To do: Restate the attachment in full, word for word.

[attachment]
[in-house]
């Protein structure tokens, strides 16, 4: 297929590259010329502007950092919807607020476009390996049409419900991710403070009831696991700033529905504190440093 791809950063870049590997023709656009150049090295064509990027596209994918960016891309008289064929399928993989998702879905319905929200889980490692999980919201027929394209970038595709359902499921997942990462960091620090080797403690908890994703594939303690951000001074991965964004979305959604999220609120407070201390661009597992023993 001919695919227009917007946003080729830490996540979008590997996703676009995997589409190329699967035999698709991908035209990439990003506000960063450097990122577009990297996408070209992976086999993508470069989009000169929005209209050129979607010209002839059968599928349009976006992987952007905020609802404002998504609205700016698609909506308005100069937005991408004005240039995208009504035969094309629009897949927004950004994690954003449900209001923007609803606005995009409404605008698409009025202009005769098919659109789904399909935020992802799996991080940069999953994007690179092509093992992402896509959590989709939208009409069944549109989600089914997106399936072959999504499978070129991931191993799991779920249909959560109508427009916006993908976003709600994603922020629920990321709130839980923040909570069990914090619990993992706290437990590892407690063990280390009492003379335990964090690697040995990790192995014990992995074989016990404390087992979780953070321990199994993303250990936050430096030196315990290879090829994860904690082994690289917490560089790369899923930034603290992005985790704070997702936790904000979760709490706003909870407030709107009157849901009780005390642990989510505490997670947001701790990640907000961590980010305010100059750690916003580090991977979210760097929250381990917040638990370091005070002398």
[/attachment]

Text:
[in-house]
């Protein structure tokens, strides 16, 4: 297929590259010329502007950092919807607020476009390996049409419900991710403070009831696991700033529905504190440093 791809950063870049590997023709656009150049090295064509990027596209994918960016891309008289064929399928993989998702879905319905929200889980490692999980919201027929394209970038595709359902499921997942990462960091620090080797403690908890994703594939303690951000001074991965964004979305959604999220609120407070201390661009597992023993 001919695919227009917007946003080729830490996540979008590997996703676009995997589409190329699967035999698709991908035209990439990003506000960063450097990122577009990297996408070209992976086999993508470069989009000169929005209209050129979607010209002839059968599928349009976006992987952007905020609802404002998504609205700016698609909506308005100069937005991408004005240039995208009504035969094309629009897949927004950004994690954003449900209001923007609803606005995009409404605008698409009025202009005769098919659109789904399909935020992802799996991080940069999953994007690179092509093992992402896509959590989709939208009409069944549109989600089914997106399936072959999504499978070129991931191993799991779920249909959560109508427009916006993908976003709600994603922020629920990321709130839980923040909570069990914090619990993992706290437990590892407690063990280390009492003379335990964090690697040995990790192995014990992995074989016990404390087992979780953070321990199994993303250990936050430096030196315990290879090829994860904690082994690289917490560089790369899923930034603290992005985790704070997702936790904000979760709490706003909870407030709107009157849901009780005390642990989510505490997670947001701790990640907000961590980010305010100059750690916003580090991977979210760097929250381990917040638990370091005070002398």